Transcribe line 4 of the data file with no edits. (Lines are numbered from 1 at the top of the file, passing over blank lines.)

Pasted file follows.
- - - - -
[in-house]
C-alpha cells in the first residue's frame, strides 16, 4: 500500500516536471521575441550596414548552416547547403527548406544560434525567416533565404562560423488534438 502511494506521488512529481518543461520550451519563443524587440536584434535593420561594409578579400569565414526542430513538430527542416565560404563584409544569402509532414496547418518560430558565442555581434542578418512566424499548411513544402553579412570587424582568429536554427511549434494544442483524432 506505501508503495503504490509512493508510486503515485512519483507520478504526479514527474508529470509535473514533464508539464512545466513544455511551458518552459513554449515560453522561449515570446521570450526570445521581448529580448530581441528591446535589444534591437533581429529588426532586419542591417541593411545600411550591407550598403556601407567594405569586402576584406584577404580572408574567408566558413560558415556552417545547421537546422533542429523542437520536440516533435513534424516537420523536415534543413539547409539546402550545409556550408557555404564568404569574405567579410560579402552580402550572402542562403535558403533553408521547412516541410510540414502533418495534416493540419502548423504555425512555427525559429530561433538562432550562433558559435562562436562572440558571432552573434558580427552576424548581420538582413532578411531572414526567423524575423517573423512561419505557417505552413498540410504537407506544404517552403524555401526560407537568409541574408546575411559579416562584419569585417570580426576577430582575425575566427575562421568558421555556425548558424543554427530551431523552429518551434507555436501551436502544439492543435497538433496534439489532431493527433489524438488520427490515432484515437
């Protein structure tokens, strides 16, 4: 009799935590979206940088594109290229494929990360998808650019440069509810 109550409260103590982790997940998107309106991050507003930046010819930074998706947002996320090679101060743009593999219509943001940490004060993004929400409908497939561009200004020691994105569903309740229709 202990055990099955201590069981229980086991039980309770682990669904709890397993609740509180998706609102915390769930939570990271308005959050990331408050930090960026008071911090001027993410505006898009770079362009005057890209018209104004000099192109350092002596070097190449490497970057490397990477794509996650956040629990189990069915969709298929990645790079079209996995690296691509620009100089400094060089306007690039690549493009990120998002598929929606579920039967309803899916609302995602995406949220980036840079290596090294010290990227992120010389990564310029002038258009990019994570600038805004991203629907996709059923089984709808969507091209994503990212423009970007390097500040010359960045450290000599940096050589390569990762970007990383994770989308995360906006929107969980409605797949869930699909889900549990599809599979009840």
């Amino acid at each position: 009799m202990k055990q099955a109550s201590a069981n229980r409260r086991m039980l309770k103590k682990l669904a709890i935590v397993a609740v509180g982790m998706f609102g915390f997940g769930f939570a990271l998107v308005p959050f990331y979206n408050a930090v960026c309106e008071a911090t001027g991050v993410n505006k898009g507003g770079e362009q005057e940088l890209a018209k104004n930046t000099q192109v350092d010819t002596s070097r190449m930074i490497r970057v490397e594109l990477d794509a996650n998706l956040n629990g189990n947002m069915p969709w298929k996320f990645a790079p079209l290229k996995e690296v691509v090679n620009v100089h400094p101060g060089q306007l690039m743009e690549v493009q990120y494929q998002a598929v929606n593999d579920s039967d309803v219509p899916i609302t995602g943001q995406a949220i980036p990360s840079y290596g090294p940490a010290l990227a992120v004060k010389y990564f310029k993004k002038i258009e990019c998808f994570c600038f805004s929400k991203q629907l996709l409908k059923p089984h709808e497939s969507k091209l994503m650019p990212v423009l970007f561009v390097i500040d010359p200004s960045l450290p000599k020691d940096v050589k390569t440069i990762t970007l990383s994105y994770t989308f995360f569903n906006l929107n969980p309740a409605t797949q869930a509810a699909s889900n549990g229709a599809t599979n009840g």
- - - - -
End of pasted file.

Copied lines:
């Amino acid at each position: 009799m202990k055990q099955a109550s201590a069981n229980r409260r086991m039980l309770k103590k682990l669904a709890i935590v397993a609740v509180g982790m998706f609102g915390f997940g769930f939570a990271l998107v308005p959050f990331y979206n408050a930090v960026c309106e008071a911090t001027g991050v993410n505006k898009g507003g770079e362009q005057e940088l890209a018209k104004n930046t000099q192109v350092d010819t002596s070097r190449m930074i490497r970057v490397e594109l990477d794509a996650n998706l956040n629990g189990n947002m069915p969709w298929k996320f990645a790079p079209l290229k996995e690296v691509v090679n620009v100089h400094p101060g060089q306007l690039m743009e690549v493009q990120y494929q998002a598929v929606n593999d579920s039967d309803v219509p899916i609302t995602g943001q995406a949220i980036p990360s840079y290596g090294p940490a010290l990227a992120v004060k010389y990564f310029k993004k002038i258009e990019c998808f994570c600038f805004s929400k991203q629907l996709l409908k059923p089984h709808e497939s969507k091209l994503m650019p990212v423009l970007f561009v390097i500040d010359p200004s960045l450290p000599k020691d940096v050589k390569t440069i990762t970007l990383s994105y994770t989308f995360f569903n906006l929107n969980p309740a409605t797949q869930a509810a699909s889900n549990g229709a599809t599979n009840g």